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    the one thing that interested me the most was that the NFL's cap is set at 64.9% of revenues. After reading that I don't think that Bettman reallt expects to get a 55% cap. Just a a starting point. They would probably give in to more than what they originally proposed.
     
  15. me2

    me2 Calling out the crap

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    Its hard to say. The thing to remember is the running costs would be lower as a percentage of income. For example

    Player costs are $1b
    Running costs are $1b
    Total revenues $2b

    Then the most you could expect to reasonably pay would be 50% of revenue.

    Player costs are $6b
    Running costs are $2b
    Total revenues $8b

    Now the most you could expect to reasonably pay would be 75% of revenue

    If things are going brilliantly, like the NFL with its massive TV deals, then 66% might just work (with room to go higher). If on the other hand they stink like the NHL a figure of 55% or lower might be more appropriate.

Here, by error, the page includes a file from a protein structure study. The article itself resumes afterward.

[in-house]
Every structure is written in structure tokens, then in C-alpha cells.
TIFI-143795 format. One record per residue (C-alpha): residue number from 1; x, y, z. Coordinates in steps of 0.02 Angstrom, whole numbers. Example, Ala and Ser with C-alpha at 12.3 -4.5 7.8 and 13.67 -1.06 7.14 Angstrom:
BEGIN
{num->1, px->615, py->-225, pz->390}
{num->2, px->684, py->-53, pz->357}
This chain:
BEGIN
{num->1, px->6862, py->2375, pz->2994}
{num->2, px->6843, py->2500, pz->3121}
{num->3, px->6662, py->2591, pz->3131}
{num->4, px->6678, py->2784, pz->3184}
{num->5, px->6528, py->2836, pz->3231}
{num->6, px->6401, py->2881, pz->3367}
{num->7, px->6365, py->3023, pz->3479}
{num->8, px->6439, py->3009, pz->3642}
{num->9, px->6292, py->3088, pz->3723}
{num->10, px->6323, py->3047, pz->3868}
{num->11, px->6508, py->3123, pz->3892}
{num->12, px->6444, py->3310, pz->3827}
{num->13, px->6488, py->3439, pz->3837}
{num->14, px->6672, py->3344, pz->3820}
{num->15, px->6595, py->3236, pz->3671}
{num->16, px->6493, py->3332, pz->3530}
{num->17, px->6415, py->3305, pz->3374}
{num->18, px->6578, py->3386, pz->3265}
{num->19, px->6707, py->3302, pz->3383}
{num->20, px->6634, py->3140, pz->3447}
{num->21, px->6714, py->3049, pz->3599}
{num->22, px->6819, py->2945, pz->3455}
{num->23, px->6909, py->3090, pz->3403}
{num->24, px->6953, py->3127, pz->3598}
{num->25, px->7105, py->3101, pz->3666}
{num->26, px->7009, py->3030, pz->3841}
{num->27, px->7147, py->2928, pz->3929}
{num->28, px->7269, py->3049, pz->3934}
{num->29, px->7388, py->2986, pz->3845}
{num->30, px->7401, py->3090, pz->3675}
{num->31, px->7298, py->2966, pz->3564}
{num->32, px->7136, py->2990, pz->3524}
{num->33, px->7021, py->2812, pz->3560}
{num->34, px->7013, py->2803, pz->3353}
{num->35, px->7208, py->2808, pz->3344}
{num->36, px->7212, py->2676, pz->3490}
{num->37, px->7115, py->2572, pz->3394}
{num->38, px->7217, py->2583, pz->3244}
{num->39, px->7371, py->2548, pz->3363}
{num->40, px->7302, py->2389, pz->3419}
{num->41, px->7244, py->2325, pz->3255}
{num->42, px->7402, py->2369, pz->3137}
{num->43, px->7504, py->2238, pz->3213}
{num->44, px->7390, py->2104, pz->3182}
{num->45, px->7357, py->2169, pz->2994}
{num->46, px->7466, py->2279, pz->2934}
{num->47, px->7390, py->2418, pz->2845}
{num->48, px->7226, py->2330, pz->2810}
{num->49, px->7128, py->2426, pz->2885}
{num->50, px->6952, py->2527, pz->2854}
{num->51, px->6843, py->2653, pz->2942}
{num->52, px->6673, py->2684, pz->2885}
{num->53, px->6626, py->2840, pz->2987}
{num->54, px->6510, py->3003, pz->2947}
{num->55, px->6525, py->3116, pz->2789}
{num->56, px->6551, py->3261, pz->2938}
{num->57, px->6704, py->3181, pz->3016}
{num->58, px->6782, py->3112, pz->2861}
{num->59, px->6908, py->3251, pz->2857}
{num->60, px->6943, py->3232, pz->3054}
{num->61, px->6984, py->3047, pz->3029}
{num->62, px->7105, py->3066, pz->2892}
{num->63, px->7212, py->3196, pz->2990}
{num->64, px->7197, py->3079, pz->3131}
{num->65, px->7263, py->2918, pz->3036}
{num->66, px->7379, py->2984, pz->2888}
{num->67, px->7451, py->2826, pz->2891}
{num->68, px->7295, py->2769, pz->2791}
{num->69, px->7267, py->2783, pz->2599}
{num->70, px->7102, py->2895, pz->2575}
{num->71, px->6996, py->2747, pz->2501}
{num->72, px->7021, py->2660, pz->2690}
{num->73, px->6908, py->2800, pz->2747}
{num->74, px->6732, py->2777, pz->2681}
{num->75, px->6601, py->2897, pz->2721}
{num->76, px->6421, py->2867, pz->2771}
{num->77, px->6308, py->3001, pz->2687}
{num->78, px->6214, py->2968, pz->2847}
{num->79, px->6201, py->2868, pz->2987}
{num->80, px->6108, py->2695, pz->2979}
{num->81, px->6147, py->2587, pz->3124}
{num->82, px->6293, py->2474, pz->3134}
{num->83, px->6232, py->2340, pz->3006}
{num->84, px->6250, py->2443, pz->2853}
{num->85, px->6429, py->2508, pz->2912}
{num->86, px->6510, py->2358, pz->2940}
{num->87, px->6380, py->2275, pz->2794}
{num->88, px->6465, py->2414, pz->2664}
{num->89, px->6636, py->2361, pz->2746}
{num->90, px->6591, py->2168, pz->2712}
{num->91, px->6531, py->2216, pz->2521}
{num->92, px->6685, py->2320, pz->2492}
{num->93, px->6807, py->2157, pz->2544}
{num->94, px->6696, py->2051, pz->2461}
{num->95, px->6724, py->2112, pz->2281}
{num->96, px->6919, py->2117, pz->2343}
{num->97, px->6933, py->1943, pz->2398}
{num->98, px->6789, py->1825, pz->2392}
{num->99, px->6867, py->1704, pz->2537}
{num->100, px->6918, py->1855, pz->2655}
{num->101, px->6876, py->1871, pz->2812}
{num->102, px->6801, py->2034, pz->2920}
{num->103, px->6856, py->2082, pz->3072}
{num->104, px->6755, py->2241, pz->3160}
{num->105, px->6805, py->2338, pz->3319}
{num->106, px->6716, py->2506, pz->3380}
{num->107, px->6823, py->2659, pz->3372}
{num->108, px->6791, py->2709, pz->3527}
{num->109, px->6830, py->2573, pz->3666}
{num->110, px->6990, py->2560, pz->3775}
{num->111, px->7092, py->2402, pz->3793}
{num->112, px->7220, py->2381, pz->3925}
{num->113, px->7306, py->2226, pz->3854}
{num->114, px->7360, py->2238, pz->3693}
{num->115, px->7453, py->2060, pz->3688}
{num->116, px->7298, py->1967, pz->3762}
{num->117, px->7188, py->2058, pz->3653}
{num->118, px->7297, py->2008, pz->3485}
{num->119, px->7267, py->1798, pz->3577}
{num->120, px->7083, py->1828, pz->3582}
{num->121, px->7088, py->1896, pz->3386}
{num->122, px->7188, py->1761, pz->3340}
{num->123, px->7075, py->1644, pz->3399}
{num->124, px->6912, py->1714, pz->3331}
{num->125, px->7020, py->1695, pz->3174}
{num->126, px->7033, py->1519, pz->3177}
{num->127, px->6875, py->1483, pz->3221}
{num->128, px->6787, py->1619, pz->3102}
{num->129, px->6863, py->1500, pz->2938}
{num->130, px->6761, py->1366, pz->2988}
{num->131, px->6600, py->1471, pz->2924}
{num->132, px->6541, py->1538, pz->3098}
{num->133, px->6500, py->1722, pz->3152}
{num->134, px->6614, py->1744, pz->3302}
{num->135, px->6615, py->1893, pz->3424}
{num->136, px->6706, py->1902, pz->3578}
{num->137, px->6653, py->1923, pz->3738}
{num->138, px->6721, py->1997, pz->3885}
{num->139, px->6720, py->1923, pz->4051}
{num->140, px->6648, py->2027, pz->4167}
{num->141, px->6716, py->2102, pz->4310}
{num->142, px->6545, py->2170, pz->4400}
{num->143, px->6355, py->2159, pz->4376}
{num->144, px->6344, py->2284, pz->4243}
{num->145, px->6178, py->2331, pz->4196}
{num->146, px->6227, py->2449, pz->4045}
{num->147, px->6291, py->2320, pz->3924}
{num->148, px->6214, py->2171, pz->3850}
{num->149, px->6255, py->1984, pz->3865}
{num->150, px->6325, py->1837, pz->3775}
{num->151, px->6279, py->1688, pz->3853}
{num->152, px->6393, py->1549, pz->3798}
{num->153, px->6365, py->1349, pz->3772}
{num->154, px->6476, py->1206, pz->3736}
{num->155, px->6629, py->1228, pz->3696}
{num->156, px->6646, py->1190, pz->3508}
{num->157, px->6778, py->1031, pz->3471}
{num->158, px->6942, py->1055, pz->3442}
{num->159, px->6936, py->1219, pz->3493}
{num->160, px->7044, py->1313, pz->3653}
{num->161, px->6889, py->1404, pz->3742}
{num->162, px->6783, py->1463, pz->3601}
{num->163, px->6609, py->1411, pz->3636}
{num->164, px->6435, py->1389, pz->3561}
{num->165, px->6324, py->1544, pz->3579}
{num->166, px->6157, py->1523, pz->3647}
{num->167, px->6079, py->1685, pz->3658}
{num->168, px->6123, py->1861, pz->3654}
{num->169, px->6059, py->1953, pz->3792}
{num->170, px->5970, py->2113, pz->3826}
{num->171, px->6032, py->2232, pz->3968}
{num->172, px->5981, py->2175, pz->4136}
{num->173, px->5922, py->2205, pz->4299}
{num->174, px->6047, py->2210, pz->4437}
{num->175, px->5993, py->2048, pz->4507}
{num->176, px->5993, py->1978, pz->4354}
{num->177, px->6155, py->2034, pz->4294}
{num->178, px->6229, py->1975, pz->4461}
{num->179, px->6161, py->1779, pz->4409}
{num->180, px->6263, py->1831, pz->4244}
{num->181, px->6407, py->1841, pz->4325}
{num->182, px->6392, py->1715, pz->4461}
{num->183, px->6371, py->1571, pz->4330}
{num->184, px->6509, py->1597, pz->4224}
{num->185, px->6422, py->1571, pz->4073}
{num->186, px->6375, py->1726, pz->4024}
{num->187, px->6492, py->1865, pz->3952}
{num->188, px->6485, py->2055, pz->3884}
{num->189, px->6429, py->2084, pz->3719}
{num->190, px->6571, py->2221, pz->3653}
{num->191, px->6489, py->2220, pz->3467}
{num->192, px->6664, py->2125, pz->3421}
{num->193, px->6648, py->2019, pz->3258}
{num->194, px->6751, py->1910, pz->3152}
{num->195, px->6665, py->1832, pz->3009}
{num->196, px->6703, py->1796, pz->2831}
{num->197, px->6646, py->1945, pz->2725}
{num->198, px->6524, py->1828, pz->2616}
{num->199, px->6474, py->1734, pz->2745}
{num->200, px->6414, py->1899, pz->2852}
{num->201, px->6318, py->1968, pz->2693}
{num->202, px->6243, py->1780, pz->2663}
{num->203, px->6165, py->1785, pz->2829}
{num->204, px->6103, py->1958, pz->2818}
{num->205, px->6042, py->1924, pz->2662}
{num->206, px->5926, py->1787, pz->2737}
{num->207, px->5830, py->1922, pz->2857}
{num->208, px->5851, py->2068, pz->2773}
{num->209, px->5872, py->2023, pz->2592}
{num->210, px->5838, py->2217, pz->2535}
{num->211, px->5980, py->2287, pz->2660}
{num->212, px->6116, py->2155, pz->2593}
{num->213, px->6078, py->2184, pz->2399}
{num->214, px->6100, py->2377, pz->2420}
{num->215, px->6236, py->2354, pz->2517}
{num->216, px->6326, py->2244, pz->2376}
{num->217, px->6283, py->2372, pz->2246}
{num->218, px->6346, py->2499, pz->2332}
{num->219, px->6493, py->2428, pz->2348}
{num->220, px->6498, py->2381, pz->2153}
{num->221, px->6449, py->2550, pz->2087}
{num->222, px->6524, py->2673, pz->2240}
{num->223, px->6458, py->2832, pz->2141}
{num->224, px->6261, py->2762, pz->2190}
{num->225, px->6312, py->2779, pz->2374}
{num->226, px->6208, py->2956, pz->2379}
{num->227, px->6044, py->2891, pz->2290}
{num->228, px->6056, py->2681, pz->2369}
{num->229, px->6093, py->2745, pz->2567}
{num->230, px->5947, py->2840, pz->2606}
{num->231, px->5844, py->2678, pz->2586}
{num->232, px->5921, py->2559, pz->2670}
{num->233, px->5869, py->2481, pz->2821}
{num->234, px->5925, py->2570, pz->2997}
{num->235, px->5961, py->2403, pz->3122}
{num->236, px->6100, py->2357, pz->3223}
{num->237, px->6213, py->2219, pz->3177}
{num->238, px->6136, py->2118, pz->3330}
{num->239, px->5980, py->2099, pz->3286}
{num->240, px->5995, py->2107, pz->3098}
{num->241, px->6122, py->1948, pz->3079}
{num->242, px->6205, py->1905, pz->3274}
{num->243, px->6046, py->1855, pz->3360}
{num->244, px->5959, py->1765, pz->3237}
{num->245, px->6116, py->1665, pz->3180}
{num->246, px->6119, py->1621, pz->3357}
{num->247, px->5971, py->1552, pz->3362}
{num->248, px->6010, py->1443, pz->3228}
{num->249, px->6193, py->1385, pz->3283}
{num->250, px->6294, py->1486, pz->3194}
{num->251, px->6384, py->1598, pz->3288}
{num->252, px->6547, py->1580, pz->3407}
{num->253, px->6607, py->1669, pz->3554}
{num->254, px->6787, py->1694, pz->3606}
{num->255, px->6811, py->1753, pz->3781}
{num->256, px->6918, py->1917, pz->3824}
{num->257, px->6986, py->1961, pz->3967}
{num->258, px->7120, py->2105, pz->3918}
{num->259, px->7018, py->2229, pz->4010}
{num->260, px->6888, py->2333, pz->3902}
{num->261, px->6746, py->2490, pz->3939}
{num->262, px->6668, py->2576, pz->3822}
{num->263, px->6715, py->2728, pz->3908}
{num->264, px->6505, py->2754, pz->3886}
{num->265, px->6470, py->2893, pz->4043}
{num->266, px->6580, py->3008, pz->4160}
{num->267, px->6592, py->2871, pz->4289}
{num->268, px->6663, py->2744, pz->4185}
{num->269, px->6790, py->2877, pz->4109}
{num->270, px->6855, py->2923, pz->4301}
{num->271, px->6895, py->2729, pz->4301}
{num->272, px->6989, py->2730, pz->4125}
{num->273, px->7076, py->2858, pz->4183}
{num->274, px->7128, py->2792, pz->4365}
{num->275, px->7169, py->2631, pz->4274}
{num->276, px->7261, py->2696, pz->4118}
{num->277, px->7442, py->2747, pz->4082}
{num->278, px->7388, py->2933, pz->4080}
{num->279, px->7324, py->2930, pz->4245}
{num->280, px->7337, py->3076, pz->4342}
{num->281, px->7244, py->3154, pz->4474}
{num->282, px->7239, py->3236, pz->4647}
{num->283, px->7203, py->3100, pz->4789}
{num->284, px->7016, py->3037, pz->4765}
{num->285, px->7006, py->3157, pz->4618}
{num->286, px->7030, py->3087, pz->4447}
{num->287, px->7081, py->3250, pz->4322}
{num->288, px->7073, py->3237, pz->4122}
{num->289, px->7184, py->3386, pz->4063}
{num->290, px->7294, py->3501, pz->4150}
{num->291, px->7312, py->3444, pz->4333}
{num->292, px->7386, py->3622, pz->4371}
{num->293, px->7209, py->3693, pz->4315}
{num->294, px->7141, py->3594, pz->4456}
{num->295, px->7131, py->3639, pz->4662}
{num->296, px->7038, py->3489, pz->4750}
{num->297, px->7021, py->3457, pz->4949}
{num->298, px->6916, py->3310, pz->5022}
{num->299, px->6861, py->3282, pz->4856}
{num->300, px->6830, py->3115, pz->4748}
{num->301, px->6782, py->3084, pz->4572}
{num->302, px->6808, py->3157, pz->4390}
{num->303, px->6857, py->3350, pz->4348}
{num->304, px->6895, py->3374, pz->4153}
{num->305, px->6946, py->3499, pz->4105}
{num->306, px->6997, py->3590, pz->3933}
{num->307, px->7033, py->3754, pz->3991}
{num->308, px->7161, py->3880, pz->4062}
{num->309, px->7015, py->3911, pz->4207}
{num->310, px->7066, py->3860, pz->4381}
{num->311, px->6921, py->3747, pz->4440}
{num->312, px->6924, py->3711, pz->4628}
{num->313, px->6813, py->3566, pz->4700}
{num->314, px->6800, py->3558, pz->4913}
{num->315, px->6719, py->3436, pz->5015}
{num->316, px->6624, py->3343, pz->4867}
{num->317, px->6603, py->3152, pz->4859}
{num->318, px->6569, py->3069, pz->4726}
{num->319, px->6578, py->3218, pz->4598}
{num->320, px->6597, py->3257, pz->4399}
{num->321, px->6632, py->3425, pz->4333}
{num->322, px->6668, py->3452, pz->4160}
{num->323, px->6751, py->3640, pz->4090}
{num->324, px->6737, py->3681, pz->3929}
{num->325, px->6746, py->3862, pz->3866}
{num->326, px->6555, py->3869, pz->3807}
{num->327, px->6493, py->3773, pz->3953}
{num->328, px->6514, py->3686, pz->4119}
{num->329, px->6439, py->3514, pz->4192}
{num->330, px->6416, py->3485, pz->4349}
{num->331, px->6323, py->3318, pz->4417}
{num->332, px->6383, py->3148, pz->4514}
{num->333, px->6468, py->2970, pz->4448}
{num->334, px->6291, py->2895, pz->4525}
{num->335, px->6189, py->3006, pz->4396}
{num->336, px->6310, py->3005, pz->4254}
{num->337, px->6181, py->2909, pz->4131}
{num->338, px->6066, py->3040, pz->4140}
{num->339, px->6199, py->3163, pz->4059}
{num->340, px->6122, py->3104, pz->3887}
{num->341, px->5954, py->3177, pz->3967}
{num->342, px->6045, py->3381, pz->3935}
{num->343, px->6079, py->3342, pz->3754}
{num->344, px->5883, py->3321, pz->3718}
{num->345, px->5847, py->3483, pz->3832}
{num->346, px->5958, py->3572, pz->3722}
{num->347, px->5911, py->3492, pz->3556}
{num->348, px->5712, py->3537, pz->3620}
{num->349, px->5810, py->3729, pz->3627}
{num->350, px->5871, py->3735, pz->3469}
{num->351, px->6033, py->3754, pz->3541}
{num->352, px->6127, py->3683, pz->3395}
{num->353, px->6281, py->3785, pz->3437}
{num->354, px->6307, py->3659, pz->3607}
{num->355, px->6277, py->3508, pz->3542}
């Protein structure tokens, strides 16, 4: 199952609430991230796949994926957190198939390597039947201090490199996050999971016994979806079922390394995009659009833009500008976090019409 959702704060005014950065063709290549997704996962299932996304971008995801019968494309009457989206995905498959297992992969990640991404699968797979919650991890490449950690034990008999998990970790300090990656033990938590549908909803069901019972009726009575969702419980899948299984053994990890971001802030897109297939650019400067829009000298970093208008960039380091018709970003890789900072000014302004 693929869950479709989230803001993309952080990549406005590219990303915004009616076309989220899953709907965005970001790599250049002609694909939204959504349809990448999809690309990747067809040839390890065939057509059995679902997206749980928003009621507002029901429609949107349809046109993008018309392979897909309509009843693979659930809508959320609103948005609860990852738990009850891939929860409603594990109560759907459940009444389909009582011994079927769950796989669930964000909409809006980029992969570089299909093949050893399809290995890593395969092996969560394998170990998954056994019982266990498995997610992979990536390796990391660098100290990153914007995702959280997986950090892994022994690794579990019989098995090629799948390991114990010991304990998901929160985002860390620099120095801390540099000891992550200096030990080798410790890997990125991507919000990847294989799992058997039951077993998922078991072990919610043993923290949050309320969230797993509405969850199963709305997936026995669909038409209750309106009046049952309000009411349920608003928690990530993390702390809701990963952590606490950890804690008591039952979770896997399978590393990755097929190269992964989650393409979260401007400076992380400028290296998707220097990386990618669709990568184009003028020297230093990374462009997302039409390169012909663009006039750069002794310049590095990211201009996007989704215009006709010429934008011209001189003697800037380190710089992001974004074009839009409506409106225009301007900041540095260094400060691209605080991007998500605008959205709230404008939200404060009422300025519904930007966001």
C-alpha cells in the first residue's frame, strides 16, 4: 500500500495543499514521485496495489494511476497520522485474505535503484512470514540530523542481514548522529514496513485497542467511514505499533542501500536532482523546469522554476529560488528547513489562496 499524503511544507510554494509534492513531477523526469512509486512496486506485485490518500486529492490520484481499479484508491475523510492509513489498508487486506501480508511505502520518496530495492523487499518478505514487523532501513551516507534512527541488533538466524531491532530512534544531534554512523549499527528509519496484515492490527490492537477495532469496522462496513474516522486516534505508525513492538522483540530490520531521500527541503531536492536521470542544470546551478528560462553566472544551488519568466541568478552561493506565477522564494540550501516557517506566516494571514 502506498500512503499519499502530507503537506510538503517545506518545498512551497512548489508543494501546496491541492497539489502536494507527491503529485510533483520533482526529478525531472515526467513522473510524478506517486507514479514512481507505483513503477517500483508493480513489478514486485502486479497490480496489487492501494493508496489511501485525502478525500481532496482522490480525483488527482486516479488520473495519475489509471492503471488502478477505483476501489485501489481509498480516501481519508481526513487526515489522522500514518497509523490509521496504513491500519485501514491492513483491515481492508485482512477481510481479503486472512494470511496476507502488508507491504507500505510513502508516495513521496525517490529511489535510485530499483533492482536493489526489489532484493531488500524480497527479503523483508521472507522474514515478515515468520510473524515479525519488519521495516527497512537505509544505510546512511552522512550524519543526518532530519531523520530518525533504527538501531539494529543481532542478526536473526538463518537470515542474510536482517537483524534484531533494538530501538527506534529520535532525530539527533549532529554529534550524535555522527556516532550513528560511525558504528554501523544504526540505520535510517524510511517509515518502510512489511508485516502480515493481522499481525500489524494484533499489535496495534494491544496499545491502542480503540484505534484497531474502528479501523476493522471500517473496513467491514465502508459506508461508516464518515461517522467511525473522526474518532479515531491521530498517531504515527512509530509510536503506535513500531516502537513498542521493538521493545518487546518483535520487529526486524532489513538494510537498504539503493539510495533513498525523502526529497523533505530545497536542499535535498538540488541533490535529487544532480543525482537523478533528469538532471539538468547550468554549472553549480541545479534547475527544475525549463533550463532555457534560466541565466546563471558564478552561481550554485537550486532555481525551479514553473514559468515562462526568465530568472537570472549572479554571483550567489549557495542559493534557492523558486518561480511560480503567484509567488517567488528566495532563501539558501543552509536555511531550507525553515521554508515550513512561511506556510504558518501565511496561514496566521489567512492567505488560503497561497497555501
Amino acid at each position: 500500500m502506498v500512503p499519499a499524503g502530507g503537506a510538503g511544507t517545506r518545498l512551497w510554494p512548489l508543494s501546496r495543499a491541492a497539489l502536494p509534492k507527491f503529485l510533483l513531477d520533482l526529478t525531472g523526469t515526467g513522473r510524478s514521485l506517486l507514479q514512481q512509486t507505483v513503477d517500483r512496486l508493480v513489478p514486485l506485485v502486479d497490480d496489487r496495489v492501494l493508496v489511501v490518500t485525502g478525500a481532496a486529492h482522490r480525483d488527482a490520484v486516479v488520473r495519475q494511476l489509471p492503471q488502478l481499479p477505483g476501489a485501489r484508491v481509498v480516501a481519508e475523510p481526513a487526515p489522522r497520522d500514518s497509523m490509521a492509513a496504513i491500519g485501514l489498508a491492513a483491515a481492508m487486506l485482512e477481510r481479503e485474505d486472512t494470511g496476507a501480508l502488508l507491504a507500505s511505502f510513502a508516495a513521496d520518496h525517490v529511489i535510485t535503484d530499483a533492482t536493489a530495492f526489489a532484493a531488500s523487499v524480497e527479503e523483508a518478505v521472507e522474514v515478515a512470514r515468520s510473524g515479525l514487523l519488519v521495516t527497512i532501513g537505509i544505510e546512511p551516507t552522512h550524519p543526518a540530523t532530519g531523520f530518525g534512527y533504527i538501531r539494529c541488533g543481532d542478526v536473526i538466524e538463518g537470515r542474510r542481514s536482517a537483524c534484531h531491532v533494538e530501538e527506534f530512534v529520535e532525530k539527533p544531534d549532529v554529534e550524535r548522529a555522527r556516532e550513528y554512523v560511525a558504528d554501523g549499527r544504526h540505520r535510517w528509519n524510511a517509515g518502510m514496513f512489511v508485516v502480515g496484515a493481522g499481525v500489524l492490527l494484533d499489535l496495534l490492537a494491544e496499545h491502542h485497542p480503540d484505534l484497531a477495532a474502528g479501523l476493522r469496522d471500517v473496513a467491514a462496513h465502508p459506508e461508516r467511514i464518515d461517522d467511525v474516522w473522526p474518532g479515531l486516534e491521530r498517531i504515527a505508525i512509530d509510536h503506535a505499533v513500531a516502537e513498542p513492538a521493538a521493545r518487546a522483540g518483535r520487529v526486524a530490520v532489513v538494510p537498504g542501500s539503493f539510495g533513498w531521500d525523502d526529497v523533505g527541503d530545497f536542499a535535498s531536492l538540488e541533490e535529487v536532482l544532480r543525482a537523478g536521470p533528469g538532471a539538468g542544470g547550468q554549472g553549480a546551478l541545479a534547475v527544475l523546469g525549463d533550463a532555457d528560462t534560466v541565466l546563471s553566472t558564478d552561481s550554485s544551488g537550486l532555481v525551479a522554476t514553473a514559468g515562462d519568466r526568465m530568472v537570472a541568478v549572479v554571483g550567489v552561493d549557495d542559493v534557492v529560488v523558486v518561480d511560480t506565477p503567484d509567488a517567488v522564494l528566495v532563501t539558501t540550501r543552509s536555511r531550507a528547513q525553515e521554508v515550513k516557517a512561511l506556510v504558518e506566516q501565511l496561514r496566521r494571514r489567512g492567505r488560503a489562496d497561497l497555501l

Last edited: Dec 14, 2004
  16. DownFromNJ

    DownFromNJ Registered User

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    NHL revenue is top-4.

    The only thing the NHL lags on is in TV revenue. And no, NASCAR/Golf/Bowling/Poker does not equal the NHL in TV revenue either.
     
  17. NHL is in need of a large revenue source which would be a large TV deal. How much does CBC and TSN pay for national rights? Teams need to negotiate local deals, and also the NHL/NHLPA once the partnership is formed come together to collectivley focus on improving the game to get the average fan, and thus increase ratings and bring in a large TV deal. A goal for at least $500 million over a 6-7 year deal would be very beneficial.
     
  18. no13matssundin

    no13matssundin Registered User

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    NASCAR is going to eclipse the NHL very easily in TV revenue in the coming years. They signed a 10 year 700 Million dollar sponsorship with Nextel... the TV revenue will follow.
     
  19. sabresfan65

    sabresfan65 Vegas HAS Hockey!! Sponsor

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    NHL national TV revenue was between $6 and 8 million per team or between $180 and 240 million.

    Nascar gets $300 million a year.
     
  20. DownFromNJ

    DownFromNJ Registered User

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    Key word, national TV revenue. NHL local contracts far outdo NHL national contracts.

    NASCAR doesn't have local revenue streams, which is why it will never make the cash of the NHL. Theres only so much space on a car that you can place an advertisement.